Interview with ISHAN

Words by Zoe Bartholomeusz


An incredibly talented live musician, ISHAN can regularly be seen around the Melbourne busking circuit, including regular appearances at the famed Bourke Street Mall. Gaining a loyal following in recent times, ISHAN now delivers on his songwriting abilities, transforming his intimate moments into joyous indie-pop stylings, all topped off by his soothing and buttery vocal charm. 


I sat down with ISHAN to ask him some questions about his new singles and upcoming EP, and his experience as a musician so far. 


Zoe Bartholomeusz: What inspired you to write “Cardboard Box Apartment”? 


ISHAN: “Cardboard Box Apartment” was written when I was about two years into my first relationship. This was a time when I was just so in love with my girlfriend it wasn’t even funny. She was my best friend, the best thing that had ever happened to me, and that happiness manifested itself in a song about continuing to grow up together. 

ZB: Have you moved out yet? 

ISHAN: I moved into a residential college after finishing high school. I was trying to combine a uni degree with my music career, but I found it quite difficult to concentrate on my music in that shared living environment. I felt conscious of being overly loud when writing new songs or practising, and a lot of my music set up was still at my family home, so I ended up moving back there after my first year of uni. Now that I have deferred uni to focus on my music full time, moving out of home is not really on the cards from a financial perspective. In “Cardboard Box Apartment”, the idea of moving out felt more like a promise. We were two thoughtful kids who were always going to make practical decisions, knowing all the while that the joy of sharing a home one day would make all the discipline and realism worth it.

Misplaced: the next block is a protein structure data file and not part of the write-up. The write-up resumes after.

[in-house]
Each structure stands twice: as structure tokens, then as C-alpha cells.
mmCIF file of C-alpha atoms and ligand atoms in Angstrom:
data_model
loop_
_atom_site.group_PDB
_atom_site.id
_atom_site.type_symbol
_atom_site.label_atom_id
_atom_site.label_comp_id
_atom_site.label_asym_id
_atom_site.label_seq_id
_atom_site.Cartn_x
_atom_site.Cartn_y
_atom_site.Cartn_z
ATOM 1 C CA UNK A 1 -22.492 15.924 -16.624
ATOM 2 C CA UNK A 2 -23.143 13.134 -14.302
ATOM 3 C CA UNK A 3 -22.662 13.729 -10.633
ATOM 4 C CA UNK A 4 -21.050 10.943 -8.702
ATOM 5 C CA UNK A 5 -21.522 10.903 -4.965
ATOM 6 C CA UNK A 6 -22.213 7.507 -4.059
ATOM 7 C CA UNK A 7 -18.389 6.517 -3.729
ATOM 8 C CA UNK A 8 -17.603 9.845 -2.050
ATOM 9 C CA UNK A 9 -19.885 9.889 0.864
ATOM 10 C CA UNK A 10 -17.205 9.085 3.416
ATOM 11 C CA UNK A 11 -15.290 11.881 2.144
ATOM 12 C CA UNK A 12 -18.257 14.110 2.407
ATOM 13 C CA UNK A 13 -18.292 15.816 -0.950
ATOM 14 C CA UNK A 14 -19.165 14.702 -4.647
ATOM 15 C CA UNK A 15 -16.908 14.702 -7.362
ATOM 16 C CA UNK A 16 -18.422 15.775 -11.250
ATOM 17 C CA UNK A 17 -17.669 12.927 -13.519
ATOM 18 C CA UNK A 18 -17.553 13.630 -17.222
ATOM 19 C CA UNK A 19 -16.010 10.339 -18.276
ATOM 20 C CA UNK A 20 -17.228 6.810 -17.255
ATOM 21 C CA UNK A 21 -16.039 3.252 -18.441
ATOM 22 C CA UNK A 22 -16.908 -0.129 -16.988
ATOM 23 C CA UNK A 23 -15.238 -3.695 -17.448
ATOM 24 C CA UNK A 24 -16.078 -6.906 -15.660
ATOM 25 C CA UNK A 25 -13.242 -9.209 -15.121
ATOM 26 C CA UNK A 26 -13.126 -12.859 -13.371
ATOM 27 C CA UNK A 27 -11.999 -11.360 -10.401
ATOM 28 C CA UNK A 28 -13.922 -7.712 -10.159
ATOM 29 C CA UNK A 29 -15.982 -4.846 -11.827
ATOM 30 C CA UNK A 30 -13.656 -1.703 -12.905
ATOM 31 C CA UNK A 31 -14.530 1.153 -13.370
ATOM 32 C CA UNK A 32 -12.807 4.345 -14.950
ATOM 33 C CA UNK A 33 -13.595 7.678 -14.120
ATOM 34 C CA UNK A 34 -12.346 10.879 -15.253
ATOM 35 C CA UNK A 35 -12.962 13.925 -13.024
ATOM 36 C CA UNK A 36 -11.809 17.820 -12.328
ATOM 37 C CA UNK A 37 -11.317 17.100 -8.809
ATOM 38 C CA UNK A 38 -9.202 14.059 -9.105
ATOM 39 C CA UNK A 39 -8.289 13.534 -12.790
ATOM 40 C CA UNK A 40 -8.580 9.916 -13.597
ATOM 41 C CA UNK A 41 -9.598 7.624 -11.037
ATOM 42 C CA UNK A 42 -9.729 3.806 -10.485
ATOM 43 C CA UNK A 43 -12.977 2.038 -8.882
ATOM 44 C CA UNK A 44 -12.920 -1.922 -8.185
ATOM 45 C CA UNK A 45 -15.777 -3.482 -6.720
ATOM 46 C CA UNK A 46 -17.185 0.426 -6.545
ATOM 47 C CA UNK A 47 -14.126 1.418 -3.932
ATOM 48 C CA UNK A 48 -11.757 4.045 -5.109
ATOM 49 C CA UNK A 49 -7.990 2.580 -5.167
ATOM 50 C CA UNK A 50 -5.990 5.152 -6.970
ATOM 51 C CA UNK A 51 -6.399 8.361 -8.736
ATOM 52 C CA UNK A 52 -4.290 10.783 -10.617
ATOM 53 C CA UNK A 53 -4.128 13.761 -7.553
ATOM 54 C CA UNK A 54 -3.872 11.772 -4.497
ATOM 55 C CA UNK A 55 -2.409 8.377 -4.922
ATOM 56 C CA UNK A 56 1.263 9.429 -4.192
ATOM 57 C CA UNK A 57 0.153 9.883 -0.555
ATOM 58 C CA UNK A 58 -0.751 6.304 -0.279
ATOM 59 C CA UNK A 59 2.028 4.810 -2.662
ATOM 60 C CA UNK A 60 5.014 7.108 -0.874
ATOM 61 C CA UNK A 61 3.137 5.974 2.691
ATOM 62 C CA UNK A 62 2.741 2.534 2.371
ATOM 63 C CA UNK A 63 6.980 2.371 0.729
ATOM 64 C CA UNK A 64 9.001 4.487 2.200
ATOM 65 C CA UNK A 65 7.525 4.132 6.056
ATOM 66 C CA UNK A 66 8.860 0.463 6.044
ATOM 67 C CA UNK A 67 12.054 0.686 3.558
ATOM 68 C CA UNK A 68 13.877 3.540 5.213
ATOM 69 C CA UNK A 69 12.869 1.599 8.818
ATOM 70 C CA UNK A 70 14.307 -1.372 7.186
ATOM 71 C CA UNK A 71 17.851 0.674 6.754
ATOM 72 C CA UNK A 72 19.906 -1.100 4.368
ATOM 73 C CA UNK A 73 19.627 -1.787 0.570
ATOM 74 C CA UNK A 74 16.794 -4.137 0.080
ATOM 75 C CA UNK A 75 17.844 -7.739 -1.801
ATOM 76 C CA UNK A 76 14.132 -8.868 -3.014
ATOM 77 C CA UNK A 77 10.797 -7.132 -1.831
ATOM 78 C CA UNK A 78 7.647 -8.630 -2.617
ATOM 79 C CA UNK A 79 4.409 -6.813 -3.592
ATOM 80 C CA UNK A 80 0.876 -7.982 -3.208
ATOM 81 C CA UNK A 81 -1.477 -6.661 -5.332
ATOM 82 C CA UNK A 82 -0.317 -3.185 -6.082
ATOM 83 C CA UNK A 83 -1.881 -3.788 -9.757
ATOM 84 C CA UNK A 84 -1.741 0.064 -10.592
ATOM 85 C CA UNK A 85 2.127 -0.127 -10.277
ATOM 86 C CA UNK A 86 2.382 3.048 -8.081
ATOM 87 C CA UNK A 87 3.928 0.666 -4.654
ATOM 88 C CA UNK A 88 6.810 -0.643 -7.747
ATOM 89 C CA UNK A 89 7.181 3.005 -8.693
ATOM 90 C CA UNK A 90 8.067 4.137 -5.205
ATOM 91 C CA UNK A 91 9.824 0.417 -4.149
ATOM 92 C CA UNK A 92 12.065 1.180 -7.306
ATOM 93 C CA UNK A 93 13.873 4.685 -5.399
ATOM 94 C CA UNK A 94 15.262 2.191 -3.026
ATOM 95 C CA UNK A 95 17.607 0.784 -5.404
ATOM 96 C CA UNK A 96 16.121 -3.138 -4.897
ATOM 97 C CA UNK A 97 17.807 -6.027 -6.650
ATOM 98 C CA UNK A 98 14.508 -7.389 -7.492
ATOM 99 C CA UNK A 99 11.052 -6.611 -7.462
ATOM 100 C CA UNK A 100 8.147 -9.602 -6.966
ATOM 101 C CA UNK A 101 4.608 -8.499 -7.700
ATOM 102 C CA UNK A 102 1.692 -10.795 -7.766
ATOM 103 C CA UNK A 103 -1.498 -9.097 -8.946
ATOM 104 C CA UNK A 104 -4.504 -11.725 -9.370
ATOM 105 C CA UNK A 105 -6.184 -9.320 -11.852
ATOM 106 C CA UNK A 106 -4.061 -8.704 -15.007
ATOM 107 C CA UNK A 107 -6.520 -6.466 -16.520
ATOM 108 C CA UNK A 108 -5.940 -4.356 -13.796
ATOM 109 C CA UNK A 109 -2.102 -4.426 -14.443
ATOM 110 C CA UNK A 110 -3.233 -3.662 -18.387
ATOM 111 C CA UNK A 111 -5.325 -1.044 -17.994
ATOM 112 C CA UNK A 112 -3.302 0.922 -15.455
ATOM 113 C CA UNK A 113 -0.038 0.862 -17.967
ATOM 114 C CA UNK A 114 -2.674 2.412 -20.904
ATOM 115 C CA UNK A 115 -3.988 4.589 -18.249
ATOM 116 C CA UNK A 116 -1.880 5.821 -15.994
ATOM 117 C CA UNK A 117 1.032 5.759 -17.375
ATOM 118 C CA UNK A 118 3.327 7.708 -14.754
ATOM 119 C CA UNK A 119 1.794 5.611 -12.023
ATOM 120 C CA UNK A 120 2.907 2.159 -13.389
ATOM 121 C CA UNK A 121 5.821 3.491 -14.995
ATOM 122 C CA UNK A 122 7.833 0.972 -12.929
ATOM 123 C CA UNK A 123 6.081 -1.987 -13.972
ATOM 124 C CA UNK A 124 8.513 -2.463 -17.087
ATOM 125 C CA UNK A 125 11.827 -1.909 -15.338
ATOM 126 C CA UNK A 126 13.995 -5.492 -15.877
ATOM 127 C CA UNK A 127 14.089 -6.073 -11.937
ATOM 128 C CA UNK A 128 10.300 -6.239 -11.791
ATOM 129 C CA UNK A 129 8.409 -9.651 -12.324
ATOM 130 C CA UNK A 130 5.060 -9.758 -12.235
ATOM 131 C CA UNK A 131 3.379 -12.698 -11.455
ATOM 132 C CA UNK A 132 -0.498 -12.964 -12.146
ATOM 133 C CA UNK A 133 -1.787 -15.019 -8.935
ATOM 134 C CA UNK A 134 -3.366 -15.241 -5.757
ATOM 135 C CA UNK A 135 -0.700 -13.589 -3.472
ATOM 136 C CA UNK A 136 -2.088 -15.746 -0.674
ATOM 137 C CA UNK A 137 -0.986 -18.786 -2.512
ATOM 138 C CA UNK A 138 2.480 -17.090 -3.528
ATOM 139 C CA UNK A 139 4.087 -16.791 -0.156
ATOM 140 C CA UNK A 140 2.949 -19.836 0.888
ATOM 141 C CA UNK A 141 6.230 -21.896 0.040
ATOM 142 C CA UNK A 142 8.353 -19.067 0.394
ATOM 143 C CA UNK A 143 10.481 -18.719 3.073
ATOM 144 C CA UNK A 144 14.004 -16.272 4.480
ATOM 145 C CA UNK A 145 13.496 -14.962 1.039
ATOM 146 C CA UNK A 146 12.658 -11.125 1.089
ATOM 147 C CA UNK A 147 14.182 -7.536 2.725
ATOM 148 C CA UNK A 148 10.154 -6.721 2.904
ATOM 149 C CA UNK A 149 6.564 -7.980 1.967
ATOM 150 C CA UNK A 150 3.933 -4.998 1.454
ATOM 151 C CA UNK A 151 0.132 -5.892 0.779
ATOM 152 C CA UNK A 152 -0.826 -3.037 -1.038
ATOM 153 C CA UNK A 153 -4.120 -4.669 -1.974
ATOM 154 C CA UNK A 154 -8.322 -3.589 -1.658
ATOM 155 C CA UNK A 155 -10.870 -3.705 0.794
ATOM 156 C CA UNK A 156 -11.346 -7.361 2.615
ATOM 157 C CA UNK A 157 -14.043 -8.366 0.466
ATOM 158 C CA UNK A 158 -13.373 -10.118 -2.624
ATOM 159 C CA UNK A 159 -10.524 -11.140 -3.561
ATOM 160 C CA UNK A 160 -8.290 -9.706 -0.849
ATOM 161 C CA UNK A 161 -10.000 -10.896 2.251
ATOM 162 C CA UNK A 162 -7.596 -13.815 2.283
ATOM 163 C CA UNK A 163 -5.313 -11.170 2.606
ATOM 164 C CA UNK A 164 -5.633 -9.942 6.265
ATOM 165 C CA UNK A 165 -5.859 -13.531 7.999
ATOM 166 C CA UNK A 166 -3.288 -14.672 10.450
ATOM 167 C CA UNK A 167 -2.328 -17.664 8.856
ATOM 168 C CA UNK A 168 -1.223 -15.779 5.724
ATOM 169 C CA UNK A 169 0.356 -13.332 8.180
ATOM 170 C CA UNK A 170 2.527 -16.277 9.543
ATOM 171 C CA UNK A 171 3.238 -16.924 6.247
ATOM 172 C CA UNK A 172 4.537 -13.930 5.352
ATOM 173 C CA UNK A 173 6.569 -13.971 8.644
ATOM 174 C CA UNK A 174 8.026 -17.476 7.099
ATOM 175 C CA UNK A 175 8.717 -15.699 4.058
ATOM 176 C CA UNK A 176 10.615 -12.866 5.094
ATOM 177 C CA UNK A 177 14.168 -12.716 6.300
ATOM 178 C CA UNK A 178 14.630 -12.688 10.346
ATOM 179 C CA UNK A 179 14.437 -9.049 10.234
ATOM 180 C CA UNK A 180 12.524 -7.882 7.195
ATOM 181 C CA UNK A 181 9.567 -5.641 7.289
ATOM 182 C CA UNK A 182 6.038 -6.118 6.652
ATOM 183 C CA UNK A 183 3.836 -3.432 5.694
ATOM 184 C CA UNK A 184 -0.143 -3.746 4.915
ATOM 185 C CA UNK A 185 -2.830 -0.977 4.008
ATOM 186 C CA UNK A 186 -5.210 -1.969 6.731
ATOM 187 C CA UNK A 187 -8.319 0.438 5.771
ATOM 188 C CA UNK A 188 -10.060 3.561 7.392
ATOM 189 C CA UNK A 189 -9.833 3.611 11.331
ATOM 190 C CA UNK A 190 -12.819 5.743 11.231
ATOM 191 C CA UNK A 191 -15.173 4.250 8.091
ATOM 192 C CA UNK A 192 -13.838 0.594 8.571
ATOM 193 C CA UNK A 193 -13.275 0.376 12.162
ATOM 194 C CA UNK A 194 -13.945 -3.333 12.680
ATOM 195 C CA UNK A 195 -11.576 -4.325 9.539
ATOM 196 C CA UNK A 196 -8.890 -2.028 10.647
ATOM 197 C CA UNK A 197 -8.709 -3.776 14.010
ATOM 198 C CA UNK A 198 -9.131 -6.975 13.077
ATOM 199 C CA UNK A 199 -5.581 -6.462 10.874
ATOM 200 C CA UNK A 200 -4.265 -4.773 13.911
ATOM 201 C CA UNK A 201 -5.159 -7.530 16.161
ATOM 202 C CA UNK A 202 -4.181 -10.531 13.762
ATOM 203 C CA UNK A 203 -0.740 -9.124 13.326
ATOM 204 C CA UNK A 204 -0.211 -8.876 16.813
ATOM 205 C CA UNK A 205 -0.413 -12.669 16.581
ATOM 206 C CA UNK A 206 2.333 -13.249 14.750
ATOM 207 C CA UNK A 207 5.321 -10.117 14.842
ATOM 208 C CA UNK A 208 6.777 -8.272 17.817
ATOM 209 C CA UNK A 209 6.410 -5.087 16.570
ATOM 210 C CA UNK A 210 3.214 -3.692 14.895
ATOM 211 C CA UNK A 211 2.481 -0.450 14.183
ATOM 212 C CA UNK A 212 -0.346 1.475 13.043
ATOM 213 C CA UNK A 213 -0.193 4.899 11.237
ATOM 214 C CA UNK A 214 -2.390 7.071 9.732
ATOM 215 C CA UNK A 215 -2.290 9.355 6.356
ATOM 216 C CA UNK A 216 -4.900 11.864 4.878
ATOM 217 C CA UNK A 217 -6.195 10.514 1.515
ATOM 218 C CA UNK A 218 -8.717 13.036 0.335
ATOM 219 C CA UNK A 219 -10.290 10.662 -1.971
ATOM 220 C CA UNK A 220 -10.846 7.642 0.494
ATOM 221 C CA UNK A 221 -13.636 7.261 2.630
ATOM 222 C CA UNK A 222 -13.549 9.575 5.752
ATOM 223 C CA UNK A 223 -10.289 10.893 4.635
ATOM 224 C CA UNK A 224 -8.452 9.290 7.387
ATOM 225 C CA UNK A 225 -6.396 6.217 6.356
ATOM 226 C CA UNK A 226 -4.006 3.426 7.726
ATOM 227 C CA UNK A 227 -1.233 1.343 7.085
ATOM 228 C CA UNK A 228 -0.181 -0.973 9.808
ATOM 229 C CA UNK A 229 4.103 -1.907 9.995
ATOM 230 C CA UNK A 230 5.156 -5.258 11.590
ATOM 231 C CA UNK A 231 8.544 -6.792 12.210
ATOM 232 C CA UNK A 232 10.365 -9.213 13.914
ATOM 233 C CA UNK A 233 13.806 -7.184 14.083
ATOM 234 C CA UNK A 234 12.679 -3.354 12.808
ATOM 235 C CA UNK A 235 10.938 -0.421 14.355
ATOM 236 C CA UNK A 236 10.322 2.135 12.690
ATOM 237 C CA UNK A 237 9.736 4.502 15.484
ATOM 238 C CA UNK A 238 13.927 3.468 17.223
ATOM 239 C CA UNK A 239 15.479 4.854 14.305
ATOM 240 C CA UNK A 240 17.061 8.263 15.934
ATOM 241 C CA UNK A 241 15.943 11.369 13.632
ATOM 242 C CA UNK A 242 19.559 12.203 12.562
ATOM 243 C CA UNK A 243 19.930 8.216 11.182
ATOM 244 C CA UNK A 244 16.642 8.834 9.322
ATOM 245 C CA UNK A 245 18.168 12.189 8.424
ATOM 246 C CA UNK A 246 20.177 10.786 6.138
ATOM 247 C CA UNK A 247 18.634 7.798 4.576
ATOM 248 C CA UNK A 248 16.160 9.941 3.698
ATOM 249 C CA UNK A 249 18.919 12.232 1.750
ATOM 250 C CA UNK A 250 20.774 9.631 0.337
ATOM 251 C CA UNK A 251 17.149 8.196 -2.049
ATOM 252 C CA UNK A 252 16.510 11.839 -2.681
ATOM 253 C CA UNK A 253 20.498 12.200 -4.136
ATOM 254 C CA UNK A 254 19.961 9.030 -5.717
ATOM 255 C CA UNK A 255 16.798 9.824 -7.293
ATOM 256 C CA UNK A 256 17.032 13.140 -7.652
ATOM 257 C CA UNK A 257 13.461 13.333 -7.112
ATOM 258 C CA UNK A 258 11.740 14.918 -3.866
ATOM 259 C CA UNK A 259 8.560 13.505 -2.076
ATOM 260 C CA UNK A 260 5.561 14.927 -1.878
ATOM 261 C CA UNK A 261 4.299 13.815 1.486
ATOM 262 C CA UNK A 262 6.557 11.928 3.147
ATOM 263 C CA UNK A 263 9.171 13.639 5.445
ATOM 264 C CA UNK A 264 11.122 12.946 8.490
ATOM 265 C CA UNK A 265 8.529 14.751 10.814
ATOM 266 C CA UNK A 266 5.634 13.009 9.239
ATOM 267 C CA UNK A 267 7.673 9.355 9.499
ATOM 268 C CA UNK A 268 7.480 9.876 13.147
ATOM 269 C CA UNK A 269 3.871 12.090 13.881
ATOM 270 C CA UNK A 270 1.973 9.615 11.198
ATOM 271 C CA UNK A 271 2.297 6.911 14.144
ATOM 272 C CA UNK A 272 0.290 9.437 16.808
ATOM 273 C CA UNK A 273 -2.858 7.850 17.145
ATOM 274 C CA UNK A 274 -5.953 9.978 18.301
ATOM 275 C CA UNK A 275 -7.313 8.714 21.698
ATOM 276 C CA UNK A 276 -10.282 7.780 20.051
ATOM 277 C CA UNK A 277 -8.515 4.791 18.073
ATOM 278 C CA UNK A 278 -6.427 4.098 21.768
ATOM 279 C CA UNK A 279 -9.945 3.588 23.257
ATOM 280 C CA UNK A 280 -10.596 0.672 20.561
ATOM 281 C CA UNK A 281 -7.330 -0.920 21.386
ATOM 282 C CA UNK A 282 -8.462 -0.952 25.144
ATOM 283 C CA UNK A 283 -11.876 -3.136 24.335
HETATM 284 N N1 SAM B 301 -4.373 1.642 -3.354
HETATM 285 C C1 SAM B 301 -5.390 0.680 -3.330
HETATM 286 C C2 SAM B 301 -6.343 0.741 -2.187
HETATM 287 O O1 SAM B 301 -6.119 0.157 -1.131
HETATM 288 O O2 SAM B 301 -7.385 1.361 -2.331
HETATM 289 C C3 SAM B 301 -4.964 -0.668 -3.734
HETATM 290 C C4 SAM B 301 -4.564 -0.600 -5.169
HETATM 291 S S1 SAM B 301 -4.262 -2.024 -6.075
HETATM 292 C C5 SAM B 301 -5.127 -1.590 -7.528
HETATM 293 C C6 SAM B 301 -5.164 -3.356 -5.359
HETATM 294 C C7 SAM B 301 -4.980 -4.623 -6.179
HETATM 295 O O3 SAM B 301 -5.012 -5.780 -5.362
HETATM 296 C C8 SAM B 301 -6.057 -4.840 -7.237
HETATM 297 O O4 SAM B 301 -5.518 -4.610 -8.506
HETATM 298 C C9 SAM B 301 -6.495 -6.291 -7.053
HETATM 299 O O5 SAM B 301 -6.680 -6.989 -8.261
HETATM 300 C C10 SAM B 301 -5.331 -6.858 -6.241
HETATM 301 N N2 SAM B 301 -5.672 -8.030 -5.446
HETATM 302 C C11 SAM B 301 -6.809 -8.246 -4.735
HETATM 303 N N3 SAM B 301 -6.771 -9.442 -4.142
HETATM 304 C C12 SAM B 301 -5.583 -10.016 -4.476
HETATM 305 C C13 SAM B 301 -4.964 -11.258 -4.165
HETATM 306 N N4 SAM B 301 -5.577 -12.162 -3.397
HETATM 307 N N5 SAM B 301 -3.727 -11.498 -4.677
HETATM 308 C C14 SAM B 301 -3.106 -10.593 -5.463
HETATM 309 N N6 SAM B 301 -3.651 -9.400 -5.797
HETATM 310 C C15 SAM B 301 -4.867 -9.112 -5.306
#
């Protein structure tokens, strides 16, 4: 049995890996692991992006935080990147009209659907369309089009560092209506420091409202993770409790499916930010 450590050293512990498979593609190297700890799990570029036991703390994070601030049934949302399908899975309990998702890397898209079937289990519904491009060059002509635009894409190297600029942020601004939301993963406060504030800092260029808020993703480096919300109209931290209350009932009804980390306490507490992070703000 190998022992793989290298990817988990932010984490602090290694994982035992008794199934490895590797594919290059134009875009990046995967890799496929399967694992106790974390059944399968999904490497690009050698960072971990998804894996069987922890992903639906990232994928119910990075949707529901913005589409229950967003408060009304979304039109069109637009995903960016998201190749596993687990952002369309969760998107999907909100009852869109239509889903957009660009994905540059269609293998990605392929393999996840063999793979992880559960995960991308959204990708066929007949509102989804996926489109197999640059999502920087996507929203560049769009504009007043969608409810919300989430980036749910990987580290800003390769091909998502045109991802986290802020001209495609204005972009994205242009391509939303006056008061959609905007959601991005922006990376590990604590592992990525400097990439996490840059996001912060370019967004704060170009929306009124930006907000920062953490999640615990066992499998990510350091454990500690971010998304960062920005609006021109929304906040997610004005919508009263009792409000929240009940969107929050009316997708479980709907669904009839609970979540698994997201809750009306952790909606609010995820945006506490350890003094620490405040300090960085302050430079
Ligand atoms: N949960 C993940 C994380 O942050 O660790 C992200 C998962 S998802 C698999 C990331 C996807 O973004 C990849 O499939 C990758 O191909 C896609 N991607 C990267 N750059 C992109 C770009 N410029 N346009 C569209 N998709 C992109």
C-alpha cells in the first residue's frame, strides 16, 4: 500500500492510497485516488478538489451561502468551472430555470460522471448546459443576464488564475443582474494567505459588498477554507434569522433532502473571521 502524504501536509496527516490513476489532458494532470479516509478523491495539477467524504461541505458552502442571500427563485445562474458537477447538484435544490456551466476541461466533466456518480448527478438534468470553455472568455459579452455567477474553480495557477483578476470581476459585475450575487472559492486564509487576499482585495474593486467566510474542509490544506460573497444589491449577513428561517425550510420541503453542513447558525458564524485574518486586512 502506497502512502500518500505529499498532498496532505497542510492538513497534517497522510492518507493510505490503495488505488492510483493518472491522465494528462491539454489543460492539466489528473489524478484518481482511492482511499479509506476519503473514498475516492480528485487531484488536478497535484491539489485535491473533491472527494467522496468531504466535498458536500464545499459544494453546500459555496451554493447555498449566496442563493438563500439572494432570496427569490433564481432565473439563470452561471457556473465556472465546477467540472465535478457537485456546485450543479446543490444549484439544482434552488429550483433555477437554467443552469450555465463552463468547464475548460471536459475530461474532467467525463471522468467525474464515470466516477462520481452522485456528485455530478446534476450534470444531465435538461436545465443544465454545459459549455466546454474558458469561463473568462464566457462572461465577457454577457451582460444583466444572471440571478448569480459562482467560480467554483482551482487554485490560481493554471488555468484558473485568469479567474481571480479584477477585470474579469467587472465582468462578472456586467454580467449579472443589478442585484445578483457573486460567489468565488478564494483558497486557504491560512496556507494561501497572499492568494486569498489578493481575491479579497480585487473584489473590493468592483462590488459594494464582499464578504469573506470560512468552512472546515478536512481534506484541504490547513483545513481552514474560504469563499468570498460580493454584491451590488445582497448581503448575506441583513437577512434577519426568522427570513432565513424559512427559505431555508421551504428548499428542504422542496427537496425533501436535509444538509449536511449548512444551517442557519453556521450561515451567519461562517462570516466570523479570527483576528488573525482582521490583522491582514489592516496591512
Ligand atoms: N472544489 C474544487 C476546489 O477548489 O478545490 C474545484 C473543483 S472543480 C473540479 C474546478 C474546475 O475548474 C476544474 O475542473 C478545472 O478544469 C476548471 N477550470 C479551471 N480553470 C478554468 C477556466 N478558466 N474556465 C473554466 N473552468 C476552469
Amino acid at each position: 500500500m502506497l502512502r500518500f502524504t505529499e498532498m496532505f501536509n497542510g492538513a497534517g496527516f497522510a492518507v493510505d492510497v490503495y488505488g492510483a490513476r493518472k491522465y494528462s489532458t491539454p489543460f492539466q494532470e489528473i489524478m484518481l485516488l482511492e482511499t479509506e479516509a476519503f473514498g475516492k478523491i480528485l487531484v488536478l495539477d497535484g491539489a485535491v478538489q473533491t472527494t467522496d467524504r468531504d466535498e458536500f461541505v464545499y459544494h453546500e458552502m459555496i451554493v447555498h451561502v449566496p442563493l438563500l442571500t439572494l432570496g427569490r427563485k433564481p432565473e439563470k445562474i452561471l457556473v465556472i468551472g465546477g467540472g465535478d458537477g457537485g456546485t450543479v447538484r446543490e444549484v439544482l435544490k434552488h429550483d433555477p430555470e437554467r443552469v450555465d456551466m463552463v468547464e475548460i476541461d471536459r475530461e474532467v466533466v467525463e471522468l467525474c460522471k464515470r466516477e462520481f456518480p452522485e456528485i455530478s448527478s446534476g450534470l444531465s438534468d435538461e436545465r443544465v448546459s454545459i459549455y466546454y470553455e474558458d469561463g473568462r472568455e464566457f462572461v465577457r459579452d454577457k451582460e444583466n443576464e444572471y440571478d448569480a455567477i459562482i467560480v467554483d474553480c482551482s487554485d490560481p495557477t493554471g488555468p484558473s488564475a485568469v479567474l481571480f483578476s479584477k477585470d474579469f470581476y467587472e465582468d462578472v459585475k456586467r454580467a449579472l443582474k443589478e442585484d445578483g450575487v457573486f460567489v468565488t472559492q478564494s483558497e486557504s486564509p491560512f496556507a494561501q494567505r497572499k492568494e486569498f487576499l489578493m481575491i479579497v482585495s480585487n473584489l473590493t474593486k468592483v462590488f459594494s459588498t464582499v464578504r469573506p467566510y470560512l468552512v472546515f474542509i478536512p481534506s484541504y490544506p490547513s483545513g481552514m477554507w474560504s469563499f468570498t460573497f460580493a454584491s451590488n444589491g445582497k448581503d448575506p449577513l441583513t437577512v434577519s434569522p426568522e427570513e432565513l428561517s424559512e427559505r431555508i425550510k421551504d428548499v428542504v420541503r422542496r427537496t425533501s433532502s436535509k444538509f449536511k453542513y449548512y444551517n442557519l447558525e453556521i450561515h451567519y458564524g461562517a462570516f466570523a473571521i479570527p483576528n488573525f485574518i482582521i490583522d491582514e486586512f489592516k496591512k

ZB: What inspired you to write “Someone Like Me”?

ISHAN: “Someone Like Me” jumps to the end of The Cycle of Codependence EP, the last chapter in the story of my first relationship. After the relationship had ended, I was hanging out with my best friend, noodling away on his guitar, when he asked me why I thought the relationship hadn’t worked out. I concluded that we were just too different. He asked me what similar looked like and I gave an answer that bears striking resemblance to the verses in “Someone Like Me”, talking about silliness, resilience, ambition and being more socially comfortable. A few days later I wrote the song and I’d never felt such clarity around moving on. It was never about deluding myself into thinking I was somehow perfect. Rather, it was about reflecting on my own values and realising I’d be okay without her. 

ZB: When you sing about looking out for people like you, what qualities do you/they possess?

ISHAN: It’s important to keep in mind that I’m only singing about my best qualities here – I can be incredibly anxious and quite cynical at times, but I’m saving all of that for future releases!